In contrast, in the case where the amount of tin left on the side wall of the barrel portion is within the range specified in the present invention, a tin-iron alloy layer exposed area ratio of at least 15% can be attained very easily if appropriate heating conditions are selected from heating temperatures of 150° to 300° C. and heating times of 15 seconds to 10 minutes. Accordingly, the practical value of the present invention is very high.

Ordinarily, the tin-iron alloy layer exposed area ratio can be increased to at least 15% by carrying out the heat treatment only once. However, if desired, the multi-staged heat treatment may be adopted.

In the present invention, instead of the above-mentioned method in which the heat treatment is carried out independently from the draw-ironing processing, there may be adopted a method in which a heat treatment conducted for the production of a draw-ironed can is utilized for formation of the tin-iron alloy layer. For example, if the heat treatment for drying after degreasing and pickling or the heat treatment for baking a lacquer or ink is modified so that the above conditions are satisfied, the intended tin-iron alloy layer can be formed by such heat treatment.

In the present invention, when a mat plate (noreflow plate) having an average surface roughness (Ra) of 0.2 to 4 microns, especially 0.5 to 2 microns, is used as the metal blank, it is important that the above heat treatment should be carried out so that the iron surface is not excessively oxidized. In this case, the heat treatment is carried out at a temperature in the range of from 150° C. to the melting temperature (232° C.) of tin for 15 seconds to 10 minutes. In some cases, in order to prevent excessive oxidation or rusting of the iron surface or pitting of the iron surface by the packed content, it is preferred that the iron surface-exposed portion be rendered passive by a customary surface treatment such as a phosphoric acid salt treatment, a phosphoric acid-chromic acid treatment or a chromic acid treatment.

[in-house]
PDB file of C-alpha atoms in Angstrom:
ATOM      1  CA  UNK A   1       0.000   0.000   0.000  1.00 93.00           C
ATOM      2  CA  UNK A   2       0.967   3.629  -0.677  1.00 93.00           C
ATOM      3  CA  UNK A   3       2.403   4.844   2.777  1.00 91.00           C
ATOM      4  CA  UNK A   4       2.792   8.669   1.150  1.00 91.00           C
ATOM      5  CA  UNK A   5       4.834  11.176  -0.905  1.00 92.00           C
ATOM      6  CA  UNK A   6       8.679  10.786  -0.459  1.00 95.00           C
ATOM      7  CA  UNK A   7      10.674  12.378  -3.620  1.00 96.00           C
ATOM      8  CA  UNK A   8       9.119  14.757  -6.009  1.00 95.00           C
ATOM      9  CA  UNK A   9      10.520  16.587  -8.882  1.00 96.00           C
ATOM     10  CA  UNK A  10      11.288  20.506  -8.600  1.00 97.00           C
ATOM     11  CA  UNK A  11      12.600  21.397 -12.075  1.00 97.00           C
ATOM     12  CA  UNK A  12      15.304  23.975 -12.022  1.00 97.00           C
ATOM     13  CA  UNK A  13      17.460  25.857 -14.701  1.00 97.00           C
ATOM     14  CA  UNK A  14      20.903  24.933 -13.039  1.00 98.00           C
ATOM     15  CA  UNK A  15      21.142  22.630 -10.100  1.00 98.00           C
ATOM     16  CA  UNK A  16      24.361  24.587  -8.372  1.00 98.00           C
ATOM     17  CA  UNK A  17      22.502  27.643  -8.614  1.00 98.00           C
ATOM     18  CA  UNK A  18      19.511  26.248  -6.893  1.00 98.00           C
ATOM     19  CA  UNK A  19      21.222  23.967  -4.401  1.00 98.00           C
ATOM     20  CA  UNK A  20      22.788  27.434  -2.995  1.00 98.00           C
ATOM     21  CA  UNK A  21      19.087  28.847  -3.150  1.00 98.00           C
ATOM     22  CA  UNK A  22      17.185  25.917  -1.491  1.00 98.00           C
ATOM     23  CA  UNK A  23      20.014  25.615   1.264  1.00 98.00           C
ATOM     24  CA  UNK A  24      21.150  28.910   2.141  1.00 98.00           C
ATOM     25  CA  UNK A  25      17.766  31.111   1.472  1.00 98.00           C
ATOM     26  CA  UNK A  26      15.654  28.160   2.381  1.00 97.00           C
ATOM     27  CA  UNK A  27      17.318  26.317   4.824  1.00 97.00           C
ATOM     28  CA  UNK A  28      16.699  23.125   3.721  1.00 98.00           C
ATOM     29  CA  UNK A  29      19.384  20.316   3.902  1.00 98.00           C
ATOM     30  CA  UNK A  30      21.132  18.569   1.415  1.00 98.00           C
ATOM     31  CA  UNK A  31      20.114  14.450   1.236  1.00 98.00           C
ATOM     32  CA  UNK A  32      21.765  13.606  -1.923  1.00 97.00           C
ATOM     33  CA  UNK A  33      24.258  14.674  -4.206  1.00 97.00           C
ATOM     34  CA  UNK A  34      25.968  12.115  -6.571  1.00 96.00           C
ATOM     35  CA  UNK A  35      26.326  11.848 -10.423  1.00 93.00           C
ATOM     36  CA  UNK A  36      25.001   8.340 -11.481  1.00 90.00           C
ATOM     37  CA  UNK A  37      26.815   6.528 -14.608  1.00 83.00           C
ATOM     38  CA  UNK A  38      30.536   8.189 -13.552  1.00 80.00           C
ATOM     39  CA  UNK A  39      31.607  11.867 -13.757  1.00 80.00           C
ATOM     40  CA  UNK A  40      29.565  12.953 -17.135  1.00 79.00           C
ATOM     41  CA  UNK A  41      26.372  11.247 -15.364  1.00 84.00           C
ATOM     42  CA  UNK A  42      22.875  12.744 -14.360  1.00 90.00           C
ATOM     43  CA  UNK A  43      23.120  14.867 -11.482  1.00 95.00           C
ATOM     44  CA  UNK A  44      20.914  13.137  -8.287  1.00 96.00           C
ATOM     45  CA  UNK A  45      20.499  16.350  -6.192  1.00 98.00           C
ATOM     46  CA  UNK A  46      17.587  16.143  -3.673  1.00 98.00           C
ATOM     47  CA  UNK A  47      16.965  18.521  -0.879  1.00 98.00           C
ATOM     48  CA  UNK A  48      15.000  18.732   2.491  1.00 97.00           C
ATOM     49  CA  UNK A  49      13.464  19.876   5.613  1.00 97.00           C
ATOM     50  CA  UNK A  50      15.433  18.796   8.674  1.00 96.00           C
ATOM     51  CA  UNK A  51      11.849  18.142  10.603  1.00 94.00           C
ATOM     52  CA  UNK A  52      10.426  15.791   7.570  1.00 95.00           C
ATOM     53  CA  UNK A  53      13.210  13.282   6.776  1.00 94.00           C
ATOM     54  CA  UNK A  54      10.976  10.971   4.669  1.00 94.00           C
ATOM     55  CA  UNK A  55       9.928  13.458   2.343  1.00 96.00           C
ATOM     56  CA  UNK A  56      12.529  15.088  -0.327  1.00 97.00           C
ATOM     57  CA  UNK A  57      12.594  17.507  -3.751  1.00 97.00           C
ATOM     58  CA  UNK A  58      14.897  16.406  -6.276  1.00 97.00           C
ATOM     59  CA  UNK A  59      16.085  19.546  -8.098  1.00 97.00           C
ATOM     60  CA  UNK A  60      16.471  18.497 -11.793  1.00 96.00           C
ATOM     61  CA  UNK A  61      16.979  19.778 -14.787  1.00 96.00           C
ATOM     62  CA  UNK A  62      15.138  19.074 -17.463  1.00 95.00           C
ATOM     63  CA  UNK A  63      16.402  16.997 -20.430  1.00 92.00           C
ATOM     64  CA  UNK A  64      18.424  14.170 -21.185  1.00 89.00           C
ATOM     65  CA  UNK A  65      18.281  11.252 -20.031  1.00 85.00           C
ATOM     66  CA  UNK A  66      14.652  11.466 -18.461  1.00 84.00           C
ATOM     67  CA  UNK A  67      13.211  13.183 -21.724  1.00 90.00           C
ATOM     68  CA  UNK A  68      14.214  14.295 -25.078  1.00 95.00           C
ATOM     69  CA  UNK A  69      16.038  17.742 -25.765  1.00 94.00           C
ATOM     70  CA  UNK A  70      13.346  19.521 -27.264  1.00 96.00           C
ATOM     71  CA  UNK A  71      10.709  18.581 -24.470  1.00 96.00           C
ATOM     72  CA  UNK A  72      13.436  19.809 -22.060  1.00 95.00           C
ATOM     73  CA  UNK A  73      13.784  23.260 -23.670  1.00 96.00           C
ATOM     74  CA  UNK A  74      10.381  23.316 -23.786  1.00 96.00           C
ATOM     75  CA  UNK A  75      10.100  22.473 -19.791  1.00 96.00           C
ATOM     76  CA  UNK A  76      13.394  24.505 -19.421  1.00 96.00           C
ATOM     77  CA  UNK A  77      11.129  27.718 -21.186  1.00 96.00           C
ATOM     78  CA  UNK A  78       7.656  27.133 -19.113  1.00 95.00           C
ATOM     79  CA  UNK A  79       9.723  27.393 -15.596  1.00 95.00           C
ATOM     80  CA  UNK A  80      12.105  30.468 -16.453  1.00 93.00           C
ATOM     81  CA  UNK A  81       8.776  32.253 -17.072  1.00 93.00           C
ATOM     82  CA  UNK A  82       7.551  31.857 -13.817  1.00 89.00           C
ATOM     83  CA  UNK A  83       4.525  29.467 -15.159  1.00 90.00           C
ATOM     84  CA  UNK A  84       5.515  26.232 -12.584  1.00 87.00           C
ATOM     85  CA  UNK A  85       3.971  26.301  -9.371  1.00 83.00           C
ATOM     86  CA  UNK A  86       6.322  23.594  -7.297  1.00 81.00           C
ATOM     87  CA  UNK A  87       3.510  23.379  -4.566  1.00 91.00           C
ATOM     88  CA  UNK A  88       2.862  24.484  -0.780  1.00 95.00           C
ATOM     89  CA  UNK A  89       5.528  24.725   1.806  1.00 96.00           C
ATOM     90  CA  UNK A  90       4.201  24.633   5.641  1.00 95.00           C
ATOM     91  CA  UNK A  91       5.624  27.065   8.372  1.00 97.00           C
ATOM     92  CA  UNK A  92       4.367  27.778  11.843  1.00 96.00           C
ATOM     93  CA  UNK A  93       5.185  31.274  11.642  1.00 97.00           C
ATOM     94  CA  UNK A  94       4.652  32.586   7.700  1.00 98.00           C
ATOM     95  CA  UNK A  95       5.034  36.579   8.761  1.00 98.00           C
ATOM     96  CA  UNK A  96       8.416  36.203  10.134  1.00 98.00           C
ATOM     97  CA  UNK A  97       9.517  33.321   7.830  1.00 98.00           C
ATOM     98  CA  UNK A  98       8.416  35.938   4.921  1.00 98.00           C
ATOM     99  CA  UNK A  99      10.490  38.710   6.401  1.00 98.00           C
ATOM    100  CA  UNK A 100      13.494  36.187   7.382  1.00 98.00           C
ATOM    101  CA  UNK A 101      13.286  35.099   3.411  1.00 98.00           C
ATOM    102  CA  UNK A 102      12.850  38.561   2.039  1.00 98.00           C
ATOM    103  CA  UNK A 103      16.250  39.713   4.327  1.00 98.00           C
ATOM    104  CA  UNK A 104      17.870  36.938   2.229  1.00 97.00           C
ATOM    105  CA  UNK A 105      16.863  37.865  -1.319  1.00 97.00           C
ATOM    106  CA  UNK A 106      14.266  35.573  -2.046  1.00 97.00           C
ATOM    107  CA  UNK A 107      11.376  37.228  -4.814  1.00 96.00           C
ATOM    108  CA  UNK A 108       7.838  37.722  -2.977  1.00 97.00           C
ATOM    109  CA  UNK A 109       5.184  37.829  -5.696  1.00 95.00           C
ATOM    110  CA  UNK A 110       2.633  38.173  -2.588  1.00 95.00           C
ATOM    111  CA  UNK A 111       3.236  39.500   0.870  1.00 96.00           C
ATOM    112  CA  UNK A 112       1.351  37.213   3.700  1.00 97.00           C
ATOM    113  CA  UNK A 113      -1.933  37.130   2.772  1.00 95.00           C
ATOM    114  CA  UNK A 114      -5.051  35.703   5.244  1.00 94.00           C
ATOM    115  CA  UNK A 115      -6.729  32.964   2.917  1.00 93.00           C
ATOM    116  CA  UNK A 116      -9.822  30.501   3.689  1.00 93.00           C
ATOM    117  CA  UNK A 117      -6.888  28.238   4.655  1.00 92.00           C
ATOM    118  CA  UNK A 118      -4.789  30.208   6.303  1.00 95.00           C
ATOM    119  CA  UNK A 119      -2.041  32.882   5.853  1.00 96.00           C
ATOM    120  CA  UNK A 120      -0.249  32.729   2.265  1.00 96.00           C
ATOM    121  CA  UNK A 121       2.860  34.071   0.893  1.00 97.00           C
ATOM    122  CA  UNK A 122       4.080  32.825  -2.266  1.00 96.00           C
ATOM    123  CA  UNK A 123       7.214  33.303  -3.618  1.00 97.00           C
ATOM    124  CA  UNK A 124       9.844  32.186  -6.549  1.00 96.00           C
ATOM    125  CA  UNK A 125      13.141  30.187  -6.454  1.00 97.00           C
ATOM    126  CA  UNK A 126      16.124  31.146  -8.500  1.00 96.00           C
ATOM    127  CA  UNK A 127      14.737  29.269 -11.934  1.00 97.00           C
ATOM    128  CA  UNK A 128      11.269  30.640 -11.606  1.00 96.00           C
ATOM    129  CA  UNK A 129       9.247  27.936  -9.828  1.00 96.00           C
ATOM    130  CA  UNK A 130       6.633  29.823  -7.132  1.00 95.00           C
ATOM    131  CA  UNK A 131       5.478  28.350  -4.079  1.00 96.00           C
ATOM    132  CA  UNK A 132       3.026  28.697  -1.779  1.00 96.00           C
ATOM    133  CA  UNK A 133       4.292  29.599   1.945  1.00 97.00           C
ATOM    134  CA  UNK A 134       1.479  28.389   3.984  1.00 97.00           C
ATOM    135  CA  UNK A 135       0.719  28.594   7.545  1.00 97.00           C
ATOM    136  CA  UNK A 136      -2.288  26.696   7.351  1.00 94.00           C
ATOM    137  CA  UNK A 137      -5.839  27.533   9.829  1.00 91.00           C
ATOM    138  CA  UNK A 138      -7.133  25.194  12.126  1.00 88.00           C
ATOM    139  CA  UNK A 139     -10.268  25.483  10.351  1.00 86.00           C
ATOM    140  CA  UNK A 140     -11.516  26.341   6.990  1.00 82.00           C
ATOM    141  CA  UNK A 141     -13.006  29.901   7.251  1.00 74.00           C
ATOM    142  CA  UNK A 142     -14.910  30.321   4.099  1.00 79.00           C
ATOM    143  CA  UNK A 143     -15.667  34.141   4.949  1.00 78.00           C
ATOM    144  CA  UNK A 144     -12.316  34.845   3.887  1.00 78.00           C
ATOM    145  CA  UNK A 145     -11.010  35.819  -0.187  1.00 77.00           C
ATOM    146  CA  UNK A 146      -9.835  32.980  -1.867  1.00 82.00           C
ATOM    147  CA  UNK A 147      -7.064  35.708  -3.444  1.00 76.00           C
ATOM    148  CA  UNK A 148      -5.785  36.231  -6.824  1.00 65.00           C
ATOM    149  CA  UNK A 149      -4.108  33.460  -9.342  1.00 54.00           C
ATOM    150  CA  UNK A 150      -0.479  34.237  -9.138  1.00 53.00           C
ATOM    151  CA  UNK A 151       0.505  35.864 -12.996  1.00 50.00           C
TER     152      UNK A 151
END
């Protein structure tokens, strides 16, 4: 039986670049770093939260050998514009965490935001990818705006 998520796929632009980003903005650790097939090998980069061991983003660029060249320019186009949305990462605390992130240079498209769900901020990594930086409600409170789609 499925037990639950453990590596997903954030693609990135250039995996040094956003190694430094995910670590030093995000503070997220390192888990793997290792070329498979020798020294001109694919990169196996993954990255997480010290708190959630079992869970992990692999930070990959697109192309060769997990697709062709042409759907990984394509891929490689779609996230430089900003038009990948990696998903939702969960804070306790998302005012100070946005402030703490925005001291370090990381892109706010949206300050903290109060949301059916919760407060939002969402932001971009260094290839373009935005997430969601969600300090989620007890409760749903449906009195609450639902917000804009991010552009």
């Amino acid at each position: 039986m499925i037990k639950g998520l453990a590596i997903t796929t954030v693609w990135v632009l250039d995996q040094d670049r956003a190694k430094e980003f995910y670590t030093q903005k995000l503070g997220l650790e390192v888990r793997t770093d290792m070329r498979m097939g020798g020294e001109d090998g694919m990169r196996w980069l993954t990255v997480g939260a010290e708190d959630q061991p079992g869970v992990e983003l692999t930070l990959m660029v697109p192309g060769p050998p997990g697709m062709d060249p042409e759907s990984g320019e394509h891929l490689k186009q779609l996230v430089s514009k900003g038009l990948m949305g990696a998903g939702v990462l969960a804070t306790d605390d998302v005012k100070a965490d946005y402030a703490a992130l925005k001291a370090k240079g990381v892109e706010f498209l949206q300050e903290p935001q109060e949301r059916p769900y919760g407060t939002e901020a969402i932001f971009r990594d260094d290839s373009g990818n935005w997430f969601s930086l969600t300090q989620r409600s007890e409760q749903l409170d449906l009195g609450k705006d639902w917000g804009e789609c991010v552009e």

Since the lacquer adhesion of the draw-ironed can of the present invention is especially excellent, even if the can is subjected to beading of the barrel portion or to multi-staged necking, formation of cracks or pinholes is prevented, and the lacquer layer adheres closely to the metal substrate and there can be obtained a covered can excellent in the corrosion resistance, in which the degree of exposure of the metal is controlled to such a low level that the packed content is not substantially influenced. This is another prominent advantage attained by the present invention.

The present invention will now be described in detail with reference to the following Examples that by no means limit the scope of the invention.

EXAMPLE 1

A bright tin-plated steel plate having a thickness of 0.32 mm, a hardness of T-2, a surface roughness Ra of 1 μm and an amount plated of tin of 1.68 g/m2 (on both the inner and outer surfaces) was cut into discs having a diameter of about 130 mm, and the discs were processed between a drawing punch and a drawing die according to customary procedures to form cups having an inner diameter of about 53 mm.